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>Subject:	CFP: The German Schauerroman and its International Contexts

Call for Papers:

Populäre Erscheinungen: Der deutsche Schauerroman um 1800 im internationalen
Kontext/ Popular Visions: The German Schauerroman and its International

The Gothic has long been recognised as an 
integral component of literary history
and cultural studies in anglo-american literary studies.  This is by no means
true of the German “Schauerroman”.  Although German and English forms of the
Gothic were the object of similarly intense critical debate from the late
1780s, the Schauerroman has almost completely disappeared from German literary
histories (and indeed many of these works have actually disappeared into the
vaults of German libraries).  From its inception, the Schauerroman was
criticised as populist and trivial, and this entirely negative portrayal has
continued, with few exceptions, until the present.  Despite critical
questioning of concepts of canonization since the 1960s, there has been almost
no considered Germanist or comparative study of the German Schauerroman on the
basis of modern literary, critical and cultural theory. The aim of this
conference, organised in conjunction with Trinity College Dublin, is not,
however, merely the “rehabilitation”, but a differentiated and critical
reconsideration of a forgotten literary mode on the basis of modern theoretical
concepts.  Rather than merely dismissing the Schauerroman as the anti-rational,
anti-modern and trivial pendant to the rational works of the Enlightenment and
Classicism, modern analytical methods such as Cultural Materialism, New
Historicism and Historical Anthropology can enable an important reconsideration
of the mode.  When viewed as a concomitant element of literary and social
processes of modernization in the course of the Enlightenment, existing on an
axis running parallel with and not opposite to the rationalization of social
and cultural modernity and providing a medium for the articulation for the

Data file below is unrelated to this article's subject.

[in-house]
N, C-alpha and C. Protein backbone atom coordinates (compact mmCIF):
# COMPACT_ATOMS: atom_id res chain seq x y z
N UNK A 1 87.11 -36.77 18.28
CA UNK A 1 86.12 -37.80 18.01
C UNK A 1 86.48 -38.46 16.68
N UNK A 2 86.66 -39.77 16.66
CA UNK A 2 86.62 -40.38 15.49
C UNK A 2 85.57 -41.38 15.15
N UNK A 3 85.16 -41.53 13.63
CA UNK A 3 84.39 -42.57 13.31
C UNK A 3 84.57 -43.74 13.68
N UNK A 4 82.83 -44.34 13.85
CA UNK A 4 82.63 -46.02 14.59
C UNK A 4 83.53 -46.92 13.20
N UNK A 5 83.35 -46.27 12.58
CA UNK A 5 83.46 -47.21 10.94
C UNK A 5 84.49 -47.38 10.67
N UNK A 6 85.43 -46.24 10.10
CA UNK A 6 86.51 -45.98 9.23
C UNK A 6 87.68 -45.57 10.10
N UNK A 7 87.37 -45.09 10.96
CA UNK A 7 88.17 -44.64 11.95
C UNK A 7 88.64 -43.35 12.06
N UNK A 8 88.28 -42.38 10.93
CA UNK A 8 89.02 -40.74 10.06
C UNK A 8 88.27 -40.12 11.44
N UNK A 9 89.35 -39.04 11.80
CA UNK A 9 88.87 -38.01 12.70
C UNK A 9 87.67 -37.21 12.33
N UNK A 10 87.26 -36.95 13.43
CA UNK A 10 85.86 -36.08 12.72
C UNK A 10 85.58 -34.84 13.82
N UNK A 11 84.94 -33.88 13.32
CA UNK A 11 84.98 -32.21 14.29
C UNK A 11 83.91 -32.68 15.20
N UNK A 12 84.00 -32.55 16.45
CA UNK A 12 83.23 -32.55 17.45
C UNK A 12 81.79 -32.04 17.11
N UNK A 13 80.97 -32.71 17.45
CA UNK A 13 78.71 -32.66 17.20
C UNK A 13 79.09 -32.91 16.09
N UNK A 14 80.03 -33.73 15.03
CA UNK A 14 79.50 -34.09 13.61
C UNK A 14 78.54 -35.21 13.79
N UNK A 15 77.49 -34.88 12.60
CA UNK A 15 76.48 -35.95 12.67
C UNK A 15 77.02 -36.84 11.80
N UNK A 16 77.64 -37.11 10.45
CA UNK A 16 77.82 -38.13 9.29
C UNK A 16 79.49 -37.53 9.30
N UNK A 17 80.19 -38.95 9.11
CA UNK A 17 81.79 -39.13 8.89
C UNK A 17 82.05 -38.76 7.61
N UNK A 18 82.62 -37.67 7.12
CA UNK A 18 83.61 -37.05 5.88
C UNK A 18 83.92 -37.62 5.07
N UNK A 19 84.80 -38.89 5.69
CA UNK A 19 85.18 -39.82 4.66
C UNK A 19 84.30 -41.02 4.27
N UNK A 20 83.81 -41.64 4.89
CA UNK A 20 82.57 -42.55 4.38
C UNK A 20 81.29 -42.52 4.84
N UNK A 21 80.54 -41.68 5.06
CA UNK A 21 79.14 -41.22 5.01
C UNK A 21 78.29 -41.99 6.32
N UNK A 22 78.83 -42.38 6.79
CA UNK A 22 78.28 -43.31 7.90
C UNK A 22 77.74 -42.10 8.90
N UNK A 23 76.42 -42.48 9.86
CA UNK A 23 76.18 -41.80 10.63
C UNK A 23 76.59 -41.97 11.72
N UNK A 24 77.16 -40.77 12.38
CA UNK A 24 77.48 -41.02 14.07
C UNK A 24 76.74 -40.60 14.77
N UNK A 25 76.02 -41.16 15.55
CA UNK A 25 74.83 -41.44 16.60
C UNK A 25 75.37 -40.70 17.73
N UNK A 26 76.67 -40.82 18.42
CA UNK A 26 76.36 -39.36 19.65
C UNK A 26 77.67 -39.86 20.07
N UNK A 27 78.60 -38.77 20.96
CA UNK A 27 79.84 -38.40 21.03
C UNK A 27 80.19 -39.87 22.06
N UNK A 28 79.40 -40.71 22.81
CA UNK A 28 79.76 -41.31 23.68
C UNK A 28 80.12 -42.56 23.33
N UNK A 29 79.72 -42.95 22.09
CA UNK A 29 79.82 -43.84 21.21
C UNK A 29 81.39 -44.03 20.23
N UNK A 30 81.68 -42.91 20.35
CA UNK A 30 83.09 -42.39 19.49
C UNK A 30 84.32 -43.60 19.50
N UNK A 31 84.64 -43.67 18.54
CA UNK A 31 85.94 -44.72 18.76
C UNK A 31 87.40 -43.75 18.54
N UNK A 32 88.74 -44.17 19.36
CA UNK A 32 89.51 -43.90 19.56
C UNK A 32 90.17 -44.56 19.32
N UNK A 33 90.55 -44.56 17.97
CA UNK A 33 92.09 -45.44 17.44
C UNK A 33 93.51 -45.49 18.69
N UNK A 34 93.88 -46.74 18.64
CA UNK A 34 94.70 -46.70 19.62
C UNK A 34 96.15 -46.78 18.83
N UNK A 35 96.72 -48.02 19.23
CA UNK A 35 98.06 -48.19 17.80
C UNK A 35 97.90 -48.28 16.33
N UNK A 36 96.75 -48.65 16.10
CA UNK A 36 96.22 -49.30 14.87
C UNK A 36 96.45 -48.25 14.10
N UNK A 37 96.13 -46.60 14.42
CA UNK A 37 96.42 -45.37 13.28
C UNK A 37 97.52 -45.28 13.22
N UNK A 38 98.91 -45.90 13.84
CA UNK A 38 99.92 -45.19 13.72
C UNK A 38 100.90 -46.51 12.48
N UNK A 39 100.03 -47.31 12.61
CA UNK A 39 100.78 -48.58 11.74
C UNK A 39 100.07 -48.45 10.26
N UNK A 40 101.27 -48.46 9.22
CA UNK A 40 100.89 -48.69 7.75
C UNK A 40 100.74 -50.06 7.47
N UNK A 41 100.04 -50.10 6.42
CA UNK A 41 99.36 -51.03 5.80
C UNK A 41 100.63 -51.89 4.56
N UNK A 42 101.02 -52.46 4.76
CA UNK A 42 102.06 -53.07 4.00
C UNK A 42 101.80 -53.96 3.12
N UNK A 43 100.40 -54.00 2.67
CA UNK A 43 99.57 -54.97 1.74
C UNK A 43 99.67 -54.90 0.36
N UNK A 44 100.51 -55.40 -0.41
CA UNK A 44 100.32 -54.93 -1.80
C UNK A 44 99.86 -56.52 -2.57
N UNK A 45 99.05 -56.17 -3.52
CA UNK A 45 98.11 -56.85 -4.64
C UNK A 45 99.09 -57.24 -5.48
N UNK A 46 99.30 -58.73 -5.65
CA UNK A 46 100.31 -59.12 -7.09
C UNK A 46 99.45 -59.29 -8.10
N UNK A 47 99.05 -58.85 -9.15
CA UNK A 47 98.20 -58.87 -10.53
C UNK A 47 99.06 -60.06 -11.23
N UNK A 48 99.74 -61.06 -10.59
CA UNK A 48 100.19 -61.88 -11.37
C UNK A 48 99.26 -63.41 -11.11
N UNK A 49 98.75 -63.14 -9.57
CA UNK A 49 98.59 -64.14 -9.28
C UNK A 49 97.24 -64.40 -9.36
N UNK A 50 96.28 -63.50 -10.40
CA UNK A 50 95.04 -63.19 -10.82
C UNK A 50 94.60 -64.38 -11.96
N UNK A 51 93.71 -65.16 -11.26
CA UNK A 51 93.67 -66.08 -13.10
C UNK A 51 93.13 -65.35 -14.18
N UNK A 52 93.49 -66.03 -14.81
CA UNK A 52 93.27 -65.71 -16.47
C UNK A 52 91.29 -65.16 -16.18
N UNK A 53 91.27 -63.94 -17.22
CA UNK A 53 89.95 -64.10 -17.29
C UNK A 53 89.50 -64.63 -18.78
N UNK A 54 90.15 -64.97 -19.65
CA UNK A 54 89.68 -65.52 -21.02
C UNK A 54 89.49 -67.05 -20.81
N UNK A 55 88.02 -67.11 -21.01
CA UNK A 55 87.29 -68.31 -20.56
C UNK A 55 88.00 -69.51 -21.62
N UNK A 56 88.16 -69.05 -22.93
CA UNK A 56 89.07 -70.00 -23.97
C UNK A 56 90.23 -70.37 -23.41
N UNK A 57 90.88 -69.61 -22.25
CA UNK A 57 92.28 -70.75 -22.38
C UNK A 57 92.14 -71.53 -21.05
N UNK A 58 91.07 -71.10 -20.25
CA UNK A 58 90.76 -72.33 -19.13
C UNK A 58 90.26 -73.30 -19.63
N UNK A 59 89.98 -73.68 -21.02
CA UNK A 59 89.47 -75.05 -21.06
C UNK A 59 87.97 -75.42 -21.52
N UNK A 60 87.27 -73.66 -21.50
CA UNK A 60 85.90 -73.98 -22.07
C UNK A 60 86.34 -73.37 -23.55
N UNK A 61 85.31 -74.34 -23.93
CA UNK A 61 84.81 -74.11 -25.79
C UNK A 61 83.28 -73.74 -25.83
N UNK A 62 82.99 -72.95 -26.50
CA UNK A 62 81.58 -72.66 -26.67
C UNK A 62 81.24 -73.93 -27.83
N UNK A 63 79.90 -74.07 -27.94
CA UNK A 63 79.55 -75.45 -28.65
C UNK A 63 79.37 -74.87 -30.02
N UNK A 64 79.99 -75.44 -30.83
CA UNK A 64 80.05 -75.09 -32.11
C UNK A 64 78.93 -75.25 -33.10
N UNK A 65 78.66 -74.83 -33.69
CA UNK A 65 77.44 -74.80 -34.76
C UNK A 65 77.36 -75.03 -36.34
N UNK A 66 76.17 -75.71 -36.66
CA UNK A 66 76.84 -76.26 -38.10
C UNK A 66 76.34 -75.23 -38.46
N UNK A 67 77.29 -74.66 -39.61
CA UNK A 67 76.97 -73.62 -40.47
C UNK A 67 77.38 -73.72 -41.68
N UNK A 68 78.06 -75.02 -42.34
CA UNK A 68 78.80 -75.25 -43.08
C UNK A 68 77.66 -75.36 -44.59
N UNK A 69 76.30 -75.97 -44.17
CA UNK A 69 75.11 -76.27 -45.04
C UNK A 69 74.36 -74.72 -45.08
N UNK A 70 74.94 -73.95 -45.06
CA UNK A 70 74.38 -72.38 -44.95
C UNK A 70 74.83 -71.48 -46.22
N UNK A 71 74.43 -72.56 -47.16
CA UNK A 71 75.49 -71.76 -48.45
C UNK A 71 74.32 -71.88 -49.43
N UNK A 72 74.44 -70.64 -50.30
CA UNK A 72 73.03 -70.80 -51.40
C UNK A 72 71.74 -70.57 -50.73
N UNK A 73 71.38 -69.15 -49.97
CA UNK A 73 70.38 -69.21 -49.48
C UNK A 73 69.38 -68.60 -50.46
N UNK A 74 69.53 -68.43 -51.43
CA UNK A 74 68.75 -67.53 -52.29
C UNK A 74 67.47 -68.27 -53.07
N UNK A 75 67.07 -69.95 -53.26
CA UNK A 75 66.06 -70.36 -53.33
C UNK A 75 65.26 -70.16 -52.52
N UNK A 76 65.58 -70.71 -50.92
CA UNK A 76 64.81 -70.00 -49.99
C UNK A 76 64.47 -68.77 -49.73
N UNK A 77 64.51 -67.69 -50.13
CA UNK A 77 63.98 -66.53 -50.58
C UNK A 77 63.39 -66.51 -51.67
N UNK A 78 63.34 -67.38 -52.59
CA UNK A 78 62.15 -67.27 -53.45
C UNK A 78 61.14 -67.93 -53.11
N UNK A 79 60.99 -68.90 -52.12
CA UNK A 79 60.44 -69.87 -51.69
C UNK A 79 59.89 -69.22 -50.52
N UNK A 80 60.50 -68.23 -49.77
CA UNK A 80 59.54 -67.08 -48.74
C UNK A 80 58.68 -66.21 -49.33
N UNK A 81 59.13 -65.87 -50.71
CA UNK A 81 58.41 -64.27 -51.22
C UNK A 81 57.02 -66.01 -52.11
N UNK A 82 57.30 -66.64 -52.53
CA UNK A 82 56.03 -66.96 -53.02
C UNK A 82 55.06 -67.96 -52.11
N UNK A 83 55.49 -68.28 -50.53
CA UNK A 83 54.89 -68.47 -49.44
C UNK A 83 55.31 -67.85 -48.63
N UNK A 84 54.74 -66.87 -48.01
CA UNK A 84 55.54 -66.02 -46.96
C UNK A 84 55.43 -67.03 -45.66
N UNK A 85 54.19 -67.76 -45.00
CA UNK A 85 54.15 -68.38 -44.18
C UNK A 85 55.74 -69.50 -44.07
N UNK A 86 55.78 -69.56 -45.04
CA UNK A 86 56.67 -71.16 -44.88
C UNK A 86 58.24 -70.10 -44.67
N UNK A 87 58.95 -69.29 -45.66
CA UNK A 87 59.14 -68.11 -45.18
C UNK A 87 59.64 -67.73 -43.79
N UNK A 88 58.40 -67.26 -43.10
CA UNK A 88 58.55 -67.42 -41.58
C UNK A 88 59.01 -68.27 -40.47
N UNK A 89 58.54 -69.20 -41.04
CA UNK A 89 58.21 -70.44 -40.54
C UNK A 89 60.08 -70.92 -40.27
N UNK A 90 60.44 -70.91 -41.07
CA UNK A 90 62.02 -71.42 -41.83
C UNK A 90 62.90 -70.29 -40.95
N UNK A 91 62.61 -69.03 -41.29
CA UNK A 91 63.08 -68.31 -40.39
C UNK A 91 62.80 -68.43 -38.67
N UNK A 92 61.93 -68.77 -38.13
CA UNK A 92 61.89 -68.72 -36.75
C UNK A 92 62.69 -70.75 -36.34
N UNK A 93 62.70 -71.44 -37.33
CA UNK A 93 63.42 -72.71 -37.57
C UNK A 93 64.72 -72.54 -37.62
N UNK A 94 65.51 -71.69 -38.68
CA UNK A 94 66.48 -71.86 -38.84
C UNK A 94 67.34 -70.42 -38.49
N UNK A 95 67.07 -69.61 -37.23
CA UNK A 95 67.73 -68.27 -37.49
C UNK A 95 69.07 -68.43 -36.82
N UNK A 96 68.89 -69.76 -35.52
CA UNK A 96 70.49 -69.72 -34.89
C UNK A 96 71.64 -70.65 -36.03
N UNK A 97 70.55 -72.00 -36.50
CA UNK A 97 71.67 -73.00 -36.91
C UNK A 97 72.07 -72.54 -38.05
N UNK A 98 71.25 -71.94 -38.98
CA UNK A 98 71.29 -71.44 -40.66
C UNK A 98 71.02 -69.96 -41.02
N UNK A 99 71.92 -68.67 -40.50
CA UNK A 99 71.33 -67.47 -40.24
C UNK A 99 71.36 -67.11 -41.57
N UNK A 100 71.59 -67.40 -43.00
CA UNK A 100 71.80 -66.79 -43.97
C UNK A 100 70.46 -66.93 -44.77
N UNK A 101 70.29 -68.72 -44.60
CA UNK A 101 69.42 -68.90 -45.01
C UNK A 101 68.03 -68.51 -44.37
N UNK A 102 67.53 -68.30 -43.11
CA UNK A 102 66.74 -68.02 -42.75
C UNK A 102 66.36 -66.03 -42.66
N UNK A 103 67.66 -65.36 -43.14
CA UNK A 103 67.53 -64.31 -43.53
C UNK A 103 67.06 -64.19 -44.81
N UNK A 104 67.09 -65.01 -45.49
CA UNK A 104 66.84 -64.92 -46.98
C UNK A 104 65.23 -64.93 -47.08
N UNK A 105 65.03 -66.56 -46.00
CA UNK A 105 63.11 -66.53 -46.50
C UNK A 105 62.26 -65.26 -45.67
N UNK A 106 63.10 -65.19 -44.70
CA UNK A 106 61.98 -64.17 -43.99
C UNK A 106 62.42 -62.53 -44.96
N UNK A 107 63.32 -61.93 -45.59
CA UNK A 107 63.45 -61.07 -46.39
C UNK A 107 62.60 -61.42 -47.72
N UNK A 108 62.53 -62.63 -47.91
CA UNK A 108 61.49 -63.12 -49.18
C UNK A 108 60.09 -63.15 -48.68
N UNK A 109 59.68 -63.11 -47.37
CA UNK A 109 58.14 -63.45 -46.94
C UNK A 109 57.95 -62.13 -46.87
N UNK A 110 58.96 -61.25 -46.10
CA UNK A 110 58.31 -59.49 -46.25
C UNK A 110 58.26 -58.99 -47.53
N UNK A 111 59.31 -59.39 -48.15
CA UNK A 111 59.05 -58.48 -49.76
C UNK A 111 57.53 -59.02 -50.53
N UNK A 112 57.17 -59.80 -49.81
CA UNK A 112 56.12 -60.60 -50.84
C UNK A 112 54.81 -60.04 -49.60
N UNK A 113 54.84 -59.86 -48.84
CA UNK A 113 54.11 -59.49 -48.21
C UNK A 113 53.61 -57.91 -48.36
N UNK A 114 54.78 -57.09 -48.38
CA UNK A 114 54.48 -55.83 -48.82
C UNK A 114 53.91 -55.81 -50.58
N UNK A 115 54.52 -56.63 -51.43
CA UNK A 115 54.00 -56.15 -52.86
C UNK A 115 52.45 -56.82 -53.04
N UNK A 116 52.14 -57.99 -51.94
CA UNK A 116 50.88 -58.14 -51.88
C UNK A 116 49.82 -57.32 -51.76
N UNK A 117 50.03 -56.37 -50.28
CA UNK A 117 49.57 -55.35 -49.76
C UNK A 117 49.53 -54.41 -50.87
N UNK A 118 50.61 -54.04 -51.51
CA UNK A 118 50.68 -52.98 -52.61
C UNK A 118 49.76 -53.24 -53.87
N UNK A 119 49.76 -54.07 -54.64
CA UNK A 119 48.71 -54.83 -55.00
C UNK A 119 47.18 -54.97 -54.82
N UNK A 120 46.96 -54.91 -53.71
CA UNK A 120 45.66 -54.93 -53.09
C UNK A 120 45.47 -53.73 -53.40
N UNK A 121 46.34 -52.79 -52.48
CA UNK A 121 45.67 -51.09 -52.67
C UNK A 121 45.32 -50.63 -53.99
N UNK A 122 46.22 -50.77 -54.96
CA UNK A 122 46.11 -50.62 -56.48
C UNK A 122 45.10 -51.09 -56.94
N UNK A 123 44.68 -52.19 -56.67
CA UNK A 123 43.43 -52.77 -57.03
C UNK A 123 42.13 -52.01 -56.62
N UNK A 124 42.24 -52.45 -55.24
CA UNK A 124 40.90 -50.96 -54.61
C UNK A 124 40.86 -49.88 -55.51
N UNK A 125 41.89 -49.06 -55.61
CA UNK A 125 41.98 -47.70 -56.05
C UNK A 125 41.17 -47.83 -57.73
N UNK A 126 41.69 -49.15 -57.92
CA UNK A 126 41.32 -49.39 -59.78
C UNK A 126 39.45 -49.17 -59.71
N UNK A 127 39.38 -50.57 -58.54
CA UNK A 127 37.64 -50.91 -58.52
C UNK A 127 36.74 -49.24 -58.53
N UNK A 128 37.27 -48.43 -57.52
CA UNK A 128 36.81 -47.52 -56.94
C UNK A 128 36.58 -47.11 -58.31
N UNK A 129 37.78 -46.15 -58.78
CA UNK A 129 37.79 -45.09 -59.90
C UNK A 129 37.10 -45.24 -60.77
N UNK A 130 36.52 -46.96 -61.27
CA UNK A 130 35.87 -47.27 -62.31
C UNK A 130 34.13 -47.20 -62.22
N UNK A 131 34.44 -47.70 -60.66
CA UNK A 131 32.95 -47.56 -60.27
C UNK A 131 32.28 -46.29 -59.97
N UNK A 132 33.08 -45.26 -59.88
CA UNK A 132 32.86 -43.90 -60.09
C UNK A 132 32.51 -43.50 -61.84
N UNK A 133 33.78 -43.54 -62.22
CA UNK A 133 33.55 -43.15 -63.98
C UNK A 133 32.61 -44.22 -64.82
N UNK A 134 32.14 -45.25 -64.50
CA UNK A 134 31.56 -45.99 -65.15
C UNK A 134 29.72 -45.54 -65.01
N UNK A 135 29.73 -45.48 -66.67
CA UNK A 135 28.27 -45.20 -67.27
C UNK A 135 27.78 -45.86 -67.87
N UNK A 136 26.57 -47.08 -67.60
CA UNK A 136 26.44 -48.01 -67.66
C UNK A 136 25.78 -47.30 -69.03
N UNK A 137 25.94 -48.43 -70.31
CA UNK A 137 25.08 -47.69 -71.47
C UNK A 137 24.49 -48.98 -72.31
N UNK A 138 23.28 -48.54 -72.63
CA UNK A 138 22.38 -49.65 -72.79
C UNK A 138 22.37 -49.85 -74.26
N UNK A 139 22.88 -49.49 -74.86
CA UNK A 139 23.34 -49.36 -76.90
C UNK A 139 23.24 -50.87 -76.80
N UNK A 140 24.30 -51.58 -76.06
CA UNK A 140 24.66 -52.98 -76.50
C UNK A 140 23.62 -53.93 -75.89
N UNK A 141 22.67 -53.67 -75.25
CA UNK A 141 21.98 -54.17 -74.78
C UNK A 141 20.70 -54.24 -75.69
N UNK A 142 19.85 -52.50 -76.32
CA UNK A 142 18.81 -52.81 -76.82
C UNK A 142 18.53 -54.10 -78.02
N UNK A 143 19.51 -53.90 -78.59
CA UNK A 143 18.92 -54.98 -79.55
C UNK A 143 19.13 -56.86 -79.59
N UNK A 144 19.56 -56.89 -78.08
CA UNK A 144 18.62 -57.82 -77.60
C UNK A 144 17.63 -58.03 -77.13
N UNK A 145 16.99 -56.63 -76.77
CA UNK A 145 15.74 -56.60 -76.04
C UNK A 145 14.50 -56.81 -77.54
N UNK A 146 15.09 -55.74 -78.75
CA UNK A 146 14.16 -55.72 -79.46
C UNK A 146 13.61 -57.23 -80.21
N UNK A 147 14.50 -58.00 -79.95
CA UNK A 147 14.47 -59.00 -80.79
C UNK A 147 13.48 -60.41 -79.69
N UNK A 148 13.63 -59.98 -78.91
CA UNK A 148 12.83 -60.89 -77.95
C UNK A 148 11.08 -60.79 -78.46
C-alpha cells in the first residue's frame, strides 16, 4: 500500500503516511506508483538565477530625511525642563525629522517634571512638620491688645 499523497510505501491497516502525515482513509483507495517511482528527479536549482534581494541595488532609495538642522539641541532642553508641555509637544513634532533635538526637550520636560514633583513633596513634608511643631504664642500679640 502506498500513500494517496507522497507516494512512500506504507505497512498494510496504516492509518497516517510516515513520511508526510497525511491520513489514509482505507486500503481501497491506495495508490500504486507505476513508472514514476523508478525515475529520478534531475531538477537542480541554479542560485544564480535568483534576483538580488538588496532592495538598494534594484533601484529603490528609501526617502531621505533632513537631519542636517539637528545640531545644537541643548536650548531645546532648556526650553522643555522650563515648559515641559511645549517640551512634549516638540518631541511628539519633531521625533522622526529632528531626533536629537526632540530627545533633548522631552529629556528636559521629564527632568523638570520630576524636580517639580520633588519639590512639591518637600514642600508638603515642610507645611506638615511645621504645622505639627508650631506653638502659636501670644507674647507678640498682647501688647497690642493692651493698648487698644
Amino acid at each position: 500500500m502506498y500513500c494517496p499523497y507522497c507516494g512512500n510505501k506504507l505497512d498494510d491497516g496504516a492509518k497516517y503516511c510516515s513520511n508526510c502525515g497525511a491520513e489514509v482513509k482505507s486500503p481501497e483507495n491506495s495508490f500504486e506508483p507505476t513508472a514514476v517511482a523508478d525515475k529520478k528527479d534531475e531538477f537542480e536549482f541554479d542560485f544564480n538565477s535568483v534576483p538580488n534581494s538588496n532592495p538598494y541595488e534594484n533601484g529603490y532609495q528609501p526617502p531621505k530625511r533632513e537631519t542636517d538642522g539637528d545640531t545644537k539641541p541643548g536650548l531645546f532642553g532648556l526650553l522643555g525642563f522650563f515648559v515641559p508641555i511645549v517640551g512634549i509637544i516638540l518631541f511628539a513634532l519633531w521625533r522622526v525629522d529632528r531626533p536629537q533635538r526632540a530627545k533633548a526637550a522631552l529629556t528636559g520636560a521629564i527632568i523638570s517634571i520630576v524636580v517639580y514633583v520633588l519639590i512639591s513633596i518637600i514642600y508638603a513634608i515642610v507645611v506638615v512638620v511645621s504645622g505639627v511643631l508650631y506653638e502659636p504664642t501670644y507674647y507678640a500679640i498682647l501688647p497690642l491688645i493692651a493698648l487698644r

uncertainties and anxieties, the taboos and internal problems of modernity,
then one can move beyond the unsatisfactory and pejorative labelling of the
Schauerroman as trivial. The Gothic thus becomes a test-case for critical
approaches of dealing with popular cultural phenomena; indeed there is a case
to be made, that the Gothic be considered as the first modern literary
phenomenon of mass-culture.  Of importance are also the inter- and
intra-cultural transfer processes: the Gothic around 1800 is a thoroughly
international mode and develops as a conglomerate of translations, adaptations
and plagiarisms and is thus an important example of developing processes of
cultural transfer in modern Europe and beyond.
	Some (by no means all) of the central questions to be addressed are:
• Can the Schauerroman be defined more precisely: where does the term first
arise and how has it been defined (e.g. “Ritter-, Räuber- and Schauerromane” as
a problematic and confusing “moniker” that requires re-consideration)? Does
“Schauerroman” transcend historical borders as a meta-term or is it
historically limited to the period “around 1800”? Would a differentiation
between “Schauerroman” and “Schauerliteratur” (as parallel to Gothic novel and
Gothic Fiction) be constructive? How do these different dimensions of the term
interact? Is Schauerroman merely a particular form of the Fantastic or should
one differentiate these? Which works can be considered as Schauerromane and can
one reconstruct a “canon”?
• The “limits” of the Schauerroman: the mysterious events in the Schauerroman